\[ \begin{align*} \mathbb{E}\left[\hat{\beta}_{old}\right] & =\mathbb{E}\left[\left(X^{T}X\right)^{-1}X^{T}y\right]\\ & =\left(X^{T}X\right)^{-1}X^{T}\mathbb{E}\left[y\right]\\ & =\left(X^{T}X\right)^{-1}X^{T}\left(X\beta+\mathbb{E}\left[w\right]\right)\\ & =\beta \end{align*} \]

Now, if our old estimator is unbiased, our new updated estimator \(\hat{\beta}_{new}\) will be unbiased regardless of \(K\) as follows;

\[ \begin{align*} \mathbb{E}\left[\hat{\beta}_{new}\right] & =\mathbb{E}\left[\hat{\beta}_{old}+K\left(y_{new}-\hat{y}_{new}^{(old)}\right)\right]\\ & =\beta+K\mathbb{E}\left[\left(y_{new}-\hat{y}_{new}^{(old)}\right)\right]\\ & =\beta+K\left(\left(\begin{array}{cc} 1 & 1\end{array}\right)\beta-\left(\begin{array}{cc} 1 & 1\end{array}\right)\mathbb{E}\left[\hat{\beta}_{old}\right]\right)\\ & =\beta \end{align*} \]

## Minium variance

Thus, in the recursive least square method, we want to make our estimator have one more good property, which is the minimum variance.

\[ \begin{align*} var\left(\hat{\beta}_{new}\right) & =var\left(\hat{\beta}_{old}+K\left(y_{new}-\hat{y}_{new}^{(old)}\right)\right)\\ & =var\left(\left(I-Kx\right)\hat{\beta}_{old}+K\left(y_{new}\right)\right)\\ & =\left(I-Kx\right)var\left(\hat{\beta}_{old}\right)\left(I-Kx\right)^{T}+Kvar\left(w_{new}\right)K^{T} \end{align*} \] where \(x\) represents the data vector \((1, 1)^T\). If we denote the covariance matrix of the estimator and random noise vector as \(var(\hat{\beta}_{old}):=P_{old}\), \(var(\hat{\beta}_{new}):=P_{new}\), and \(var(w_{new}):=R_{new}\) respectively, the equation above can be re-written as follows;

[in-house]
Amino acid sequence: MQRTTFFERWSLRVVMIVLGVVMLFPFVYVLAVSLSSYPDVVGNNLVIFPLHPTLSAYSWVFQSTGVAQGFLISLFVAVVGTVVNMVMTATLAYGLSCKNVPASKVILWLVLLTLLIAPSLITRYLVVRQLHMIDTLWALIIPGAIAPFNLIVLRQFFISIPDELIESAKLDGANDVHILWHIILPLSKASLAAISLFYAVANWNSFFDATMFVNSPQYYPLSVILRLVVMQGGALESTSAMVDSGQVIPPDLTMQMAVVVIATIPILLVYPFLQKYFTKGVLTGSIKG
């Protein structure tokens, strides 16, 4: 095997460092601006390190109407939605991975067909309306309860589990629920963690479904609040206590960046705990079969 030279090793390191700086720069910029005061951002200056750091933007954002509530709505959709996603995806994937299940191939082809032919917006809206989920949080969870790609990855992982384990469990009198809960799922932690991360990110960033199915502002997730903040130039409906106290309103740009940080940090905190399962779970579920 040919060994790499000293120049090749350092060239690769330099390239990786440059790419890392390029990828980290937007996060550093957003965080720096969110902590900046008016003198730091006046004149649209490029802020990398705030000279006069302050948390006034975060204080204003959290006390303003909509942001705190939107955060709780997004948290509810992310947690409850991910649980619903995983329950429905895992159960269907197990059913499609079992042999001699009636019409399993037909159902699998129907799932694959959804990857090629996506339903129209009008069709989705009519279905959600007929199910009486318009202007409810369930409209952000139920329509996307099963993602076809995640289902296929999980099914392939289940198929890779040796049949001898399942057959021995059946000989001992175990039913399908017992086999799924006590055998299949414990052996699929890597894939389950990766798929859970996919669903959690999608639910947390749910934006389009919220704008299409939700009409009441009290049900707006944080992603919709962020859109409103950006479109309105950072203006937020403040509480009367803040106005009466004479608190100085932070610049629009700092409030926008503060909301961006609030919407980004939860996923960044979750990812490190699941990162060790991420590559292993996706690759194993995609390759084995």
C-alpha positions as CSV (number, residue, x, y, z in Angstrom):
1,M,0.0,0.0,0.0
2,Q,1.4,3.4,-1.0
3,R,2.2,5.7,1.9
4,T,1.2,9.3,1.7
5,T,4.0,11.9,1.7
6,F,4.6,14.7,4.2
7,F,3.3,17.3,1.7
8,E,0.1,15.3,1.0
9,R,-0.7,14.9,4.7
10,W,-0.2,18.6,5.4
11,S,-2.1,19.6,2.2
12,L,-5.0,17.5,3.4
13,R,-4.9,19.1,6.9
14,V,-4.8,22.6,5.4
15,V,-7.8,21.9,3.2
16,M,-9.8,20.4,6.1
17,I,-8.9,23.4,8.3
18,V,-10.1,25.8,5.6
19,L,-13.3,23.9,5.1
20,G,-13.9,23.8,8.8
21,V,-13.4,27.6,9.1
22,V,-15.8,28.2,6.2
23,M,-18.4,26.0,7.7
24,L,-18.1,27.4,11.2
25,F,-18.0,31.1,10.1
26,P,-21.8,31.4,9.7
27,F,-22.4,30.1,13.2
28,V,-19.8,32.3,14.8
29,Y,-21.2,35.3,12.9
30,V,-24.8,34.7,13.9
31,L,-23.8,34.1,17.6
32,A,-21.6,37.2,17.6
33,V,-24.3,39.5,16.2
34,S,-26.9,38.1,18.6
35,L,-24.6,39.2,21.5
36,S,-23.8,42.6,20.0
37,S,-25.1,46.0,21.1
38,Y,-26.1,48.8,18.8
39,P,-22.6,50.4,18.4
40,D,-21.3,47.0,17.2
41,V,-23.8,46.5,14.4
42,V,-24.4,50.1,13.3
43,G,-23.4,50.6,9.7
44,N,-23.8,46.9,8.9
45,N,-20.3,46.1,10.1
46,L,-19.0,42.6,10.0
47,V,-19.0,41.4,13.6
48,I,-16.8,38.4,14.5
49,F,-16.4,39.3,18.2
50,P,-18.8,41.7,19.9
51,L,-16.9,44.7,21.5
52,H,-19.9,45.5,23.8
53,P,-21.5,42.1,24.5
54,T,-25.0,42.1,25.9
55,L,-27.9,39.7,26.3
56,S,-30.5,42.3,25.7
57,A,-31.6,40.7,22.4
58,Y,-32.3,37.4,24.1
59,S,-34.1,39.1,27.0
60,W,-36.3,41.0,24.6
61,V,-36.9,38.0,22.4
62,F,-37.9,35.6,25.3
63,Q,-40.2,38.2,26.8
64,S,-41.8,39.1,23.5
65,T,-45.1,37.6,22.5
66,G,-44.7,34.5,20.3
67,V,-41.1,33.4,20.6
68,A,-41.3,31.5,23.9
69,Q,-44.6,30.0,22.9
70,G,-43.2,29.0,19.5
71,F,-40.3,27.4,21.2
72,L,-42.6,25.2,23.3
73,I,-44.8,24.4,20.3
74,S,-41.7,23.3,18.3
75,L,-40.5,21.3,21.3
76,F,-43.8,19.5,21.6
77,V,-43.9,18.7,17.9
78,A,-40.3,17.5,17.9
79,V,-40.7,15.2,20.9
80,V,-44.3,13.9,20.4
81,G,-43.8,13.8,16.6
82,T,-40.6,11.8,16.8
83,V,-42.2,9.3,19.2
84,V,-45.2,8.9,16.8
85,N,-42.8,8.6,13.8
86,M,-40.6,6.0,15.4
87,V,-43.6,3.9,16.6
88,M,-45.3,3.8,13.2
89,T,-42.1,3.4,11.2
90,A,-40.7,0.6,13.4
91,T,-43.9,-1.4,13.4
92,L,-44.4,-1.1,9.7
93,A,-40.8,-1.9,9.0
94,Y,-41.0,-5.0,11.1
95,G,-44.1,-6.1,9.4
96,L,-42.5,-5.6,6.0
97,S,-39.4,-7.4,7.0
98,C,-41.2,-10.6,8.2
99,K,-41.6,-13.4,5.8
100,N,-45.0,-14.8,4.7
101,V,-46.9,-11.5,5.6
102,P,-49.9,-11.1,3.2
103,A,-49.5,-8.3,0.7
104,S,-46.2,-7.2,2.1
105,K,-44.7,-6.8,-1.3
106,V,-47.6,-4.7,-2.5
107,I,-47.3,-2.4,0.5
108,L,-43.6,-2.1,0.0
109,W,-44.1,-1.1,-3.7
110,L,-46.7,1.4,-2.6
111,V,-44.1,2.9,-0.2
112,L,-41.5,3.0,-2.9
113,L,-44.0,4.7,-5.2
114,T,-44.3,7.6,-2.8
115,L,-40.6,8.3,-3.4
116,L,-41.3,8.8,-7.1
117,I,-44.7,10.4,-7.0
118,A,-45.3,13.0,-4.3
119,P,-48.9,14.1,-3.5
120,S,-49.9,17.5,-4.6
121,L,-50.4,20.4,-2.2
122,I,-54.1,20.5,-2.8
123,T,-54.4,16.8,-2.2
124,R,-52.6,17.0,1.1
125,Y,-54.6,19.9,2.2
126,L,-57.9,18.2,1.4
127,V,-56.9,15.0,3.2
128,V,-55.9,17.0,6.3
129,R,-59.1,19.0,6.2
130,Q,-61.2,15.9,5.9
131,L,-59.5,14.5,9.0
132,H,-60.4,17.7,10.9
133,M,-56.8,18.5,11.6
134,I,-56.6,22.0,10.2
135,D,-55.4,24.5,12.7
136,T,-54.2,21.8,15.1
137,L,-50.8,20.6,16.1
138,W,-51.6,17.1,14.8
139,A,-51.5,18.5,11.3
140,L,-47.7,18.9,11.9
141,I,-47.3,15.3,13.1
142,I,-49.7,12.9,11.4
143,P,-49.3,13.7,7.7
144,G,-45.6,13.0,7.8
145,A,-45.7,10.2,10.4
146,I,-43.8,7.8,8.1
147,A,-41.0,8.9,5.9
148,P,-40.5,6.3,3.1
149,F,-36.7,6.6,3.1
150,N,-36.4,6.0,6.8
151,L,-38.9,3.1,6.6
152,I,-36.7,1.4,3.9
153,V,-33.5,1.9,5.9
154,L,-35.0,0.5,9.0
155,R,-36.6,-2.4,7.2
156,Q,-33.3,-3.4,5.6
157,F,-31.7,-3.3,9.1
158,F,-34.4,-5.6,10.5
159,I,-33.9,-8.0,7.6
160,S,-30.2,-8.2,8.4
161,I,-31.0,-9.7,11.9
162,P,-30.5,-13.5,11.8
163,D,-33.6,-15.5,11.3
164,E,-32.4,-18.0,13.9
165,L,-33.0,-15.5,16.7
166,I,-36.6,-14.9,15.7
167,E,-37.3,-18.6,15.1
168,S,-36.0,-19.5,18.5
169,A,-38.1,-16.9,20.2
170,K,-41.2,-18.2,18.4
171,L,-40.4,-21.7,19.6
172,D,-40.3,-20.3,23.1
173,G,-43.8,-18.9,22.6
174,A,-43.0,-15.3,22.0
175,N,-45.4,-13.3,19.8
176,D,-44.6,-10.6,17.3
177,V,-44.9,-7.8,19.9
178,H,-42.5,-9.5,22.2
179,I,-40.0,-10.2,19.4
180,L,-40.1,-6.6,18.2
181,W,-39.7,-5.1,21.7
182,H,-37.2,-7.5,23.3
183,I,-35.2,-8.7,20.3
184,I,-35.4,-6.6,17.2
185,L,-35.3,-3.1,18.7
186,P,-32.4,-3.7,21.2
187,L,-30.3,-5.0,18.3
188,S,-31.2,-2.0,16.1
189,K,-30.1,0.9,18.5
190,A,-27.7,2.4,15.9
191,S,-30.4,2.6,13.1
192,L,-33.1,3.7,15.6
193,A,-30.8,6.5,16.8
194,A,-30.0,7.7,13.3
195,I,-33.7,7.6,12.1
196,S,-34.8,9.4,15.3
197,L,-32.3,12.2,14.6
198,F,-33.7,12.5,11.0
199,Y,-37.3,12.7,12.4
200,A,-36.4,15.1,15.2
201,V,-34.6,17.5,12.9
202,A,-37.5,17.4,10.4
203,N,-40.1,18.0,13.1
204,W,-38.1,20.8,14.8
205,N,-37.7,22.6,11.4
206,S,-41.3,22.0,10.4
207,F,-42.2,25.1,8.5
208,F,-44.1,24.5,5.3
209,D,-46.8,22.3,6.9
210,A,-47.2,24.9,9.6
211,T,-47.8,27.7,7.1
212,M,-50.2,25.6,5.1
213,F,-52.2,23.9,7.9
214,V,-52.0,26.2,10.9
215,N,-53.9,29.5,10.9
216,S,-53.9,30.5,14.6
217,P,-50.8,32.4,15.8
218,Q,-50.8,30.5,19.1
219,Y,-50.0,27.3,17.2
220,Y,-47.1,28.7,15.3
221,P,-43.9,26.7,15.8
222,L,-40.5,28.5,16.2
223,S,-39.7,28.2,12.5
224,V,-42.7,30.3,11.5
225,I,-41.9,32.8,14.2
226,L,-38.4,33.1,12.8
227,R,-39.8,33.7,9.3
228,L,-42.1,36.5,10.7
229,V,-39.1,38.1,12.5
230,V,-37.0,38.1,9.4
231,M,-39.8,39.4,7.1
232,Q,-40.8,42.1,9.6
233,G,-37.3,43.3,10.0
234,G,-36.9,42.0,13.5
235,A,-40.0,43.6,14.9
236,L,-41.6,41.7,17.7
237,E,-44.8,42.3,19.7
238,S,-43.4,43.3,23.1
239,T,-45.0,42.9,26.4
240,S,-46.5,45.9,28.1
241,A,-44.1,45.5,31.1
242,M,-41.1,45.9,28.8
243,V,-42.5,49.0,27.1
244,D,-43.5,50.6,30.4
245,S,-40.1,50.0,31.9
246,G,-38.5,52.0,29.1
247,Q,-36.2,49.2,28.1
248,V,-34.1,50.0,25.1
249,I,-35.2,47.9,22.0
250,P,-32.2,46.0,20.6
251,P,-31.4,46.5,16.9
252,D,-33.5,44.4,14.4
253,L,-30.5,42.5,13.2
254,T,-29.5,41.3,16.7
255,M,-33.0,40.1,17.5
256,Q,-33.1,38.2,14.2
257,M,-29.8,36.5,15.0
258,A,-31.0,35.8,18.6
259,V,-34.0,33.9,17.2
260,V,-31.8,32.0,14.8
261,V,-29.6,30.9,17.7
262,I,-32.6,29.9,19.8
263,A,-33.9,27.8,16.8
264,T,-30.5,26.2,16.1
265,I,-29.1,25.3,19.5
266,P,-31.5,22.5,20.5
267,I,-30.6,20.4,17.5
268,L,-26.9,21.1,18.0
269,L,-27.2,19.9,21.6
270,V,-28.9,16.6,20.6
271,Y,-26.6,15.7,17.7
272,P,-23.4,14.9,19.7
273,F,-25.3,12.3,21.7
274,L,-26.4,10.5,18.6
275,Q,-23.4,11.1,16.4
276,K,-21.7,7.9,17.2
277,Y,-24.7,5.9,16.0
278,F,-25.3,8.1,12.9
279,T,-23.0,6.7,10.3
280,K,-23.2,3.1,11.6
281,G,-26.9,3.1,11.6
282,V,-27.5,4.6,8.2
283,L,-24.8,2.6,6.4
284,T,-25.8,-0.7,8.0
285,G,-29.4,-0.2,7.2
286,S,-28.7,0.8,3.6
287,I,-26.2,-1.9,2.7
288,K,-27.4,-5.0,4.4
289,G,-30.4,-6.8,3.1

\[ P_{new}=\left(I-Kx\right)P_{old}\left(I-Kx\right)^{T}+KR_{new}K^{T} \]

If we take a trace of the \(P_{new}\), that is the summation of the variance of each estimator of \(\beta_0\) and \(\beta_1\). Thus, we can use this as a criterion for finding an optimal \(K\). So the objective function \(L(K)\) will be

\[ L\left(K\right)=tr\left(P_{new}\right), \] and our estimation of \(K\) can be obtained after taking derivative of function \(L\) with respect of \(K\) and set it as zero, then solve it for \(K\).

\[ \begin{align*} \frac{\partial L\left(K\right)}{\partial K} & =\frac{\partial tr\left(P_{new}\right)}{\partial K}\\ & =\frac{\partial tr\left(\left(I-Kx\right)P_{old}\left(I-Kx\right)^{T}\right)}{\partial K}+\frac{\partial tr\left(KR_{new}K^{T}\right)}{\partial K}\\ & =2\left(I-Kx\right)P_{old}\left(-x^{T}\right)+2KR_{new}\overset{set}{=}0 \end{align*} \] Note that we use the derivative formula, \(\frac{\partial tr(ABA)}{\partial A}=2AB\) when \(B\) is symmetric. If we solve the above equation for \(K\), we have the following;